Coole Park, the fulcrum of the Irish Literary Revival, is in line for a revival itself as part of a plan to attract more tourists to South Galway.
Fáilte Ireland, the tourism body, and National Parks and Wildlife Service (NPWS), have joined forces to create a “strategic partnership” that aims to enhance and promote the tourism offering at Coole Park Garryland Nature Reserve near Gort.
As part of the masterplan, Coole House will be rebuilt to its former glory as a centre for Irish folklore.
It would operate as, “a new independent cultural space, forging links with international cultural institutions to house internationally renowned cultural exhibits.”
That’s according to briefing documents supplied to Seán Kyne, Minister of State at the Department of Arts, Heritage Regional, Rural and Gaeltacht Affairs, which has responsibility for NPWS.
The new centre would also act as an interpretive centre for the key themes of the Gaelic Revival including: Ireland’s oral traditional of storytelling; our myth and folklore; the relationship between language, politics and religion; writers writing in Irish; the Anglo-Irish writers; and international writers.
“A sophisticated exhibition space built to international standards would allow, from time to time, a singular focus on an individual author or historical topic of interest to Irish citizens and visitors to the country,” the plans state.
Funding for the project depends on the outcome of an “overall interpretation masterplan” for all five National Parks along the Wild Atlantic Way and Coole Park.
The projects have been identified by the Department as “priorities” and Fáilte Ireland has pledged €500,000 in technical assistance.
“This includes €200,000 which will support the development of an Interpretation Masterplan for Visitor Centres at all National Parks and Coole Park,” the Department said.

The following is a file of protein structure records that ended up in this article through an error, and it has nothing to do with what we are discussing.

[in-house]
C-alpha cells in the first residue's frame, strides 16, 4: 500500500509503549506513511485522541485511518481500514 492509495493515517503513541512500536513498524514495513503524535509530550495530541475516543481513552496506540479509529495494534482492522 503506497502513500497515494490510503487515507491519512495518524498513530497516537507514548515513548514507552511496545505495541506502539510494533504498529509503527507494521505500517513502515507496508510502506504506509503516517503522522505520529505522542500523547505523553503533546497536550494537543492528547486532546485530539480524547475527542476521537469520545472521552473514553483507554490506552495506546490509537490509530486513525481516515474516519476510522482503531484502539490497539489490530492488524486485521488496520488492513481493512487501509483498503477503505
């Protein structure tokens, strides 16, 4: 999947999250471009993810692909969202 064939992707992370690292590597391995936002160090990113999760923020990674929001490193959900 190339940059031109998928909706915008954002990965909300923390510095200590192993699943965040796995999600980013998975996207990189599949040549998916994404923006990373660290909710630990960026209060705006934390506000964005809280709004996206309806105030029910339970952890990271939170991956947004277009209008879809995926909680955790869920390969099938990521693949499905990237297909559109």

The final masterplan may change to the one currently under consideration but a final proposal is due to before October.
Coole Nature Reserve is a rare wetland covering 1,000 acres in the low-lying limestone region west of Gort.
In the early 20th century, it was the centre of the Irish Literary Revival with George Bernard Shaw, John Millington Synge and Sean O’Casey having all visited.
The plan to revive National Park and Coole Park, is “with a view to growing tourism revenues in the rural areas where the parks are located and increasing Ireland’s appeal as a holiday destination,” the Department said.
It also aims to focus on enhancing the parks along the Wild Atlantic Way; to “leverage the collective value” of the parks; and to conserve and protect the facilities for future use.
The Department has pointed out that protected areas worldwide attracted eight billion visitors last year, bringing $600 billion annually to local economies.
Coole Park and National Parks have the potential to become “must visit” attractions and the plan will look to “combat their low-level awareness” in the international tourism market.
The information was supplied to Minister Kyne, who had requested an update on plans for the development of a tourism interpretative masterplan, which invited tenders last month.
The tenders called for the “development of a tourism interpretative master plan for Ireland’s National Park visitor centres and Coole Park Nature Reserve visitor centre.”
Minister Kyne said the NPWS recently visited Coole Park before providing an update briefing on the plans.